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Tuesday, August 21, 2007

Boneheaded BP Sun-Times boycott

Not that anyone has noticed BP calling uncle, but the Chicago Sun-Times has joined august Chicago aldermen in calling for an “all-out” boycott of the company’s service station because of its supposed reckless polluting of Lake Michigan.

In almost 30 years of laboring for the Sun-Times (including a stint on its editorial board) and its sister paper, the Chicago Daily News, I cannot remember it, or any other Chicago paper, calling for such a boycott. I might be wrong, and would appreciate the details.

Credit the Sun-Times for its courage; it’s not often that one for-profit business seeks to publicly instruct another on its moral and legal obligations. Such edicts usually are left to high-and-mighty non-profits. Attempts to drive away business are usually left to competitors, and the last I looked the Sun-Times was not in the oil business. It’s especially courageous in light of the Sun-Times’ precarious financial position; some may call it an act of putting principle over expedience.

At base, though, the paper’s call for a boycott is an act of cowardice.

Just like other critics of federal and state approvals of BP’s plans to spend $3.8 billion to upgrade its northwestern Indiana refinery to turn Canadian oil into gasoline, the Sun-Times provides not a shred of evidence that it will do any environmental harm. The science and the law are on BP’s side; demagoguery and hysterics are on the side of its opponents.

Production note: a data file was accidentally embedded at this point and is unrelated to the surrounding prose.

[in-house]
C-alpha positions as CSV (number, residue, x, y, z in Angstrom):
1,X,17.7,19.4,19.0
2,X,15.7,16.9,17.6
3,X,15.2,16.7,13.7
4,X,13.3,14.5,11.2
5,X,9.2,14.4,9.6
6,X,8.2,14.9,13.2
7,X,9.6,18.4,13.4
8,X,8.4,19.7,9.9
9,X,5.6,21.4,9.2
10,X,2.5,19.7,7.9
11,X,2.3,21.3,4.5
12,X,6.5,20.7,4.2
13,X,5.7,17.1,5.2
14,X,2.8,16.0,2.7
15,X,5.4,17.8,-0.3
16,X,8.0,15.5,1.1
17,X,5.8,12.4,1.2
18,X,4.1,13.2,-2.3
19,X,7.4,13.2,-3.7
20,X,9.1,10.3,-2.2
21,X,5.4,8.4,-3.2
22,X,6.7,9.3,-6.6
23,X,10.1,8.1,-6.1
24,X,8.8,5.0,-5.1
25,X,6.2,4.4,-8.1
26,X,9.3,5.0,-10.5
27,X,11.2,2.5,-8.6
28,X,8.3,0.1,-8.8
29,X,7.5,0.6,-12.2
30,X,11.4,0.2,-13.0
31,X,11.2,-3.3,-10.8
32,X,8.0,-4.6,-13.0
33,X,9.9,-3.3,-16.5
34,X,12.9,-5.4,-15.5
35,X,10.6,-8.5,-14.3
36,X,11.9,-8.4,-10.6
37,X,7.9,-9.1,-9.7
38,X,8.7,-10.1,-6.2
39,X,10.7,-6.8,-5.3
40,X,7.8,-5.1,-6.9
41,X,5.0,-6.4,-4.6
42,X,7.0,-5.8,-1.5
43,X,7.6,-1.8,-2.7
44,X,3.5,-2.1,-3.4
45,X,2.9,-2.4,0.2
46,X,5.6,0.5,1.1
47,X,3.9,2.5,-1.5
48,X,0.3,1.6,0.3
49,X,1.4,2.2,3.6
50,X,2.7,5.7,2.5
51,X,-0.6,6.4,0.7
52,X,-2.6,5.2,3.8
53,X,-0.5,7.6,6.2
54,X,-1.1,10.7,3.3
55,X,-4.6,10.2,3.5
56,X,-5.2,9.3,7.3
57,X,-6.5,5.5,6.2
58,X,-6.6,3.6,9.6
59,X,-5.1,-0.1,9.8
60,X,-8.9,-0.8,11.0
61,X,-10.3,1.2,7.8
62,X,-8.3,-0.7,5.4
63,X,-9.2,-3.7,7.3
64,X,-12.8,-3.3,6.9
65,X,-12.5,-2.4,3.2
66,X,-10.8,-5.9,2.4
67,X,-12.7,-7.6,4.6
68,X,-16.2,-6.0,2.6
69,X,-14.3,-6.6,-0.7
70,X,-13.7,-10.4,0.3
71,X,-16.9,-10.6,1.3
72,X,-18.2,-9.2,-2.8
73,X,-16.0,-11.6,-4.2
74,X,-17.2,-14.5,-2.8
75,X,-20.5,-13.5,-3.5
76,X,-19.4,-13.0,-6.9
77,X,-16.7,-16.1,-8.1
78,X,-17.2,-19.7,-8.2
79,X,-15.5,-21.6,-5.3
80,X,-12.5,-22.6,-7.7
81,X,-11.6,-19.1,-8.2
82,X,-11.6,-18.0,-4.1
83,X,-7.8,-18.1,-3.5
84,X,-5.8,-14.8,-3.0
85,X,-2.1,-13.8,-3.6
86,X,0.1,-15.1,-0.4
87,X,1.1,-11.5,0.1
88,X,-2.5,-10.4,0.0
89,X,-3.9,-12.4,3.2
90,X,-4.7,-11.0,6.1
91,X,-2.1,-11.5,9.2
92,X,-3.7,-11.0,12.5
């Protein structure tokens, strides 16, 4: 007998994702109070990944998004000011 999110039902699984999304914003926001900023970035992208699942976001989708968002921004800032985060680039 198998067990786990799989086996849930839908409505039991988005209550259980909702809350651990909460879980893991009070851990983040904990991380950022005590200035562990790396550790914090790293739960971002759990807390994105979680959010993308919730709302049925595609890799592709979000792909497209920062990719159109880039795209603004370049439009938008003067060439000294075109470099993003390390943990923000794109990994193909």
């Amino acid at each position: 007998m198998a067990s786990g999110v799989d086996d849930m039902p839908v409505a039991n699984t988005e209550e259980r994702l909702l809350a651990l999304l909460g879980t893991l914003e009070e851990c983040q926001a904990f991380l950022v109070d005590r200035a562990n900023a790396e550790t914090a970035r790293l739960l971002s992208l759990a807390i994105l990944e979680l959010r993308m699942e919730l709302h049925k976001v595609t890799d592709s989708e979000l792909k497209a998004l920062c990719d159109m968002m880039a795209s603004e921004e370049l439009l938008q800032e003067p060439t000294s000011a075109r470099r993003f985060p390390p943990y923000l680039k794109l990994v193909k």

Opponents are forced to revert to the emotional argument that there must be no “backsliding” on pollution, and that the increases of ammonia and suspended solids constitute is bad. And why is it bad? Like children, they say, “Just because.”

The editors at the Sun-Times, if they are rational, have to know that its call for a boycott won’t work. (One reader pointed out to the editors in a letter the reasons why.) They have to know that it’s transparent posturing. There’s only one reason for doing it:

A desperate attempt to be on the side of what they believe is popular opinion. And that’s cowardice. And the soiling of a fine newspaper’s integrity.


Anonymous said...

Chicago politicians are mad because BP has a 'no bribes' policy and they didn't get a cut of the action.

Rich Trzupek said...

The Sun-Times hasn't gone far enough! If we're going to boycott evil polluters, we ought to do it right. Since MWRD discharges far more pollutants than BP, shouldn't they be included? Sure, most of their discharge heads downriver, but don't we have a moral obligation to protect the drinking water of our brothers and sisters in Peoria, St. Louis, etc?

So here's the plan: boycott MWRD. Stop using the loo, starting today, until they stop discharging their disgusting sludge. Just hold it - and we'll bring the SOB's to their knees!